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The bandwagon appeal definition is that it is a type of argument in a dispute, the essence of which is that if everyone does something, then someone should also do it. The counterargument to this is that bandwagon appeal fallacy is the mass followers are not a criterion for the correctness of one or another of the things discussed. This reason is especially often used in the modern age of mass media.

Explanation:

The roots of this phraseological unit grow from the use of bandwagons with musicians and actors in the past for political agitation of various individuals. People followed these carriages and then, inspired by the performance, voted for the advertised politicians. Later, this practice became commonplace, and the phrase became a pun merging into speech. Nowadays, this argument also serves to promote various products and ideas, in particular from the field of fashion.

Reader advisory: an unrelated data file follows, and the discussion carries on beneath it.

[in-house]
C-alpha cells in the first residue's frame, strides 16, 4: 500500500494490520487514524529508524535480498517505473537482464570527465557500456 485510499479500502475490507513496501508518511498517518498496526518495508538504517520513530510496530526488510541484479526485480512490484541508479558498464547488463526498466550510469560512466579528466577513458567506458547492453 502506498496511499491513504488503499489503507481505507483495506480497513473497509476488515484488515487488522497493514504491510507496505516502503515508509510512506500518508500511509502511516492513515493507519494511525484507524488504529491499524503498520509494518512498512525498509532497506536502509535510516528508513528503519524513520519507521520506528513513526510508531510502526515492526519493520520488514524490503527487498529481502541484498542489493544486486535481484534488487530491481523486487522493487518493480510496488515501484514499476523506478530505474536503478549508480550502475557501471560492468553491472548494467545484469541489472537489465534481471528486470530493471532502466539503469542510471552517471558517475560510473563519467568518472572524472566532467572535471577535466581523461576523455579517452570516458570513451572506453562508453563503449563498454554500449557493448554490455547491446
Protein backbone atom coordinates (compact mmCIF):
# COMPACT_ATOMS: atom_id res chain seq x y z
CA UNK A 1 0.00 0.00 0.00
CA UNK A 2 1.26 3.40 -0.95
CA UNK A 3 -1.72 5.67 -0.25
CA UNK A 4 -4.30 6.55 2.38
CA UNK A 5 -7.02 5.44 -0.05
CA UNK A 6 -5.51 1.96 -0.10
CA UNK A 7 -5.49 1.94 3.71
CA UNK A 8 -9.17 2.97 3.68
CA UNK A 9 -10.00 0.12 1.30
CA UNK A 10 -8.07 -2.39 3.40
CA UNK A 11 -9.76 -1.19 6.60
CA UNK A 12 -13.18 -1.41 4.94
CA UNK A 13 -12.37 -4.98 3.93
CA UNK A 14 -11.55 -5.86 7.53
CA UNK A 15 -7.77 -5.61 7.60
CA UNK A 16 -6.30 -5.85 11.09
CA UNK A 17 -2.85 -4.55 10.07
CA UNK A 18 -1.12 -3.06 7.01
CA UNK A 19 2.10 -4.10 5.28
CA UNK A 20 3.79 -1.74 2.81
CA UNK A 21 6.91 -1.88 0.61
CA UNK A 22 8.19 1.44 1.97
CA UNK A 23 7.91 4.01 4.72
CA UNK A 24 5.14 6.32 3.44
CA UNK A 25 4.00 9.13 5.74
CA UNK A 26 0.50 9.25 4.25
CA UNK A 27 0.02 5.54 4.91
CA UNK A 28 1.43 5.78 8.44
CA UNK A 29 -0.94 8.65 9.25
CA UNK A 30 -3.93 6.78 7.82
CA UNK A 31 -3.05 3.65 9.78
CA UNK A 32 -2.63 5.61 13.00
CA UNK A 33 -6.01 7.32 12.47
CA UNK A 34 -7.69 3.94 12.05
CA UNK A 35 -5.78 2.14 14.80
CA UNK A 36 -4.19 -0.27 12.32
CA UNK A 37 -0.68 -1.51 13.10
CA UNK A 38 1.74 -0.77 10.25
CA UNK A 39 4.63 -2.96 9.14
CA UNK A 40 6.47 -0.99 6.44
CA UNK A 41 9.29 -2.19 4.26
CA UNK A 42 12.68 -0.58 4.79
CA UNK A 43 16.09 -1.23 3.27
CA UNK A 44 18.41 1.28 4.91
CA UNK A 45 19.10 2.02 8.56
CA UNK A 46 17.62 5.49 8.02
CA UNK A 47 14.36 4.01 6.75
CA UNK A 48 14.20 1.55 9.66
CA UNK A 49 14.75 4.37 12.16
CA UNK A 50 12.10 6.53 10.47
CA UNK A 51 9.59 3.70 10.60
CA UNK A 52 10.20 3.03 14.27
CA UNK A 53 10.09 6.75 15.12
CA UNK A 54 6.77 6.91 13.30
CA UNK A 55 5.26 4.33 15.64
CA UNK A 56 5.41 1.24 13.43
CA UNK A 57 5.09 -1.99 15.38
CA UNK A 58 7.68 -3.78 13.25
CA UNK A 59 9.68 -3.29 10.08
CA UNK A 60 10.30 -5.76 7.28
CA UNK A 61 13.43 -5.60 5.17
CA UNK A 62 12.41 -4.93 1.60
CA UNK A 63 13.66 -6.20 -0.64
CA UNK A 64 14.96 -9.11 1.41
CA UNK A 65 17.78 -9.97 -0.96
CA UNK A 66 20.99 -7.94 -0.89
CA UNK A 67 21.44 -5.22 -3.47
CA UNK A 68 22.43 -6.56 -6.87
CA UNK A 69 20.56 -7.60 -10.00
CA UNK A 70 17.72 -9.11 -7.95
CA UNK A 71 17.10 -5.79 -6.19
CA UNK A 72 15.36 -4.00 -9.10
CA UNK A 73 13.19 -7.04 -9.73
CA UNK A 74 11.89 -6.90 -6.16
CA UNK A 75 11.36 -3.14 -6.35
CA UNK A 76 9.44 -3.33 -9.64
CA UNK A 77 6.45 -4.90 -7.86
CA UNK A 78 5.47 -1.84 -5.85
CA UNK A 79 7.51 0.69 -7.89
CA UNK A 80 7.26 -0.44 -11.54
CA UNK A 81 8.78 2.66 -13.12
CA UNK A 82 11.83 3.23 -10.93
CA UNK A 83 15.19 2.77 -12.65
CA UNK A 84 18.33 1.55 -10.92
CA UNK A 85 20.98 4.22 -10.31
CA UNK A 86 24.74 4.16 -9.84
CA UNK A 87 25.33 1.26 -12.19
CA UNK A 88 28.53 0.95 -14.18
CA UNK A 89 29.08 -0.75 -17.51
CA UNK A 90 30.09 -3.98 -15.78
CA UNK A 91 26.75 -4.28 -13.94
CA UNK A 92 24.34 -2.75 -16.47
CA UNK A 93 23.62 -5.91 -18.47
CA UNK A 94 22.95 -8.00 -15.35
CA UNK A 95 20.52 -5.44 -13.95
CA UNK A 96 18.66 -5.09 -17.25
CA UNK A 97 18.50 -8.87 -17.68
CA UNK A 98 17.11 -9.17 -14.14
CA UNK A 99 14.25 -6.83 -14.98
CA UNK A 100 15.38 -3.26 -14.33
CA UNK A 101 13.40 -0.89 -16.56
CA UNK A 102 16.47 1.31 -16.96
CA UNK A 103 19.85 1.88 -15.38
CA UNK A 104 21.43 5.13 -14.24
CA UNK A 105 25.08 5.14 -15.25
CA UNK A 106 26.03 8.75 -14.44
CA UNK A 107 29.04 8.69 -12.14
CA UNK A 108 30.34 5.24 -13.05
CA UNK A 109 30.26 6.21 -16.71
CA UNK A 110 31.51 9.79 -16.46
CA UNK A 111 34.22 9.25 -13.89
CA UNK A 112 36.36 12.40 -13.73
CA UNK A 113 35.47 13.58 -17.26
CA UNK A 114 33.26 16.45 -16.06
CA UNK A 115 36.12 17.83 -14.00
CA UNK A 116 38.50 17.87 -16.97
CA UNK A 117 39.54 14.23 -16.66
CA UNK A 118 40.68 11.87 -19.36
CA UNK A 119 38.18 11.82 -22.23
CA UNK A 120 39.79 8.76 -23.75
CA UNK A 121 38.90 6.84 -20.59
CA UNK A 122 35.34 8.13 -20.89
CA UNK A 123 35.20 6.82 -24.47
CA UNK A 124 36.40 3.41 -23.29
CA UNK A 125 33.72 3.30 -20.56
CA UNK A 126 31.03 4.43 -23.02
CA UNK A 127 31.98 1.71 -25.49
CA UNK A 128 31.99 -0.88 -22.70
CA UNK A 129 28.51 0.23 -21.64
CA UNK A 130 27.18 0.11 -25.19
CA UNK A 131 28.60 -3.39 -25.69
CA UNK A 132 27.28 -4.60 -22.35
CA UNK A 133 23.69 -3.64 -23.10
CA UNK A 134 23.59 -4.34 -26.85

Psychologists and sociologists explain the appeal to the bandwagon as most people consciously agree under the pressure of public opinion. The subconscious fear of being misunderstood and expelled by society plays a significant role in human psychology. Also, an essential factor of acceptance is that people learn information from others, and there can be seen the presence of a certain degree of misinformation about a widespread phenomenon. The bandwagon appeal serves as an excellent explanation for the various political, economic, and social outbursts. However, it is worth remembering that this argument is erroneous because, throughout history, humankind has had a considerable number of misconceptions about the world. For example, concepts such as flat Earth and the rotation of the sun around the planet were considered absolute truths. This phenomenon is spontaneous, and after a particular time, the opinion of the crowd regarding a specific topic can change in the opposite direction.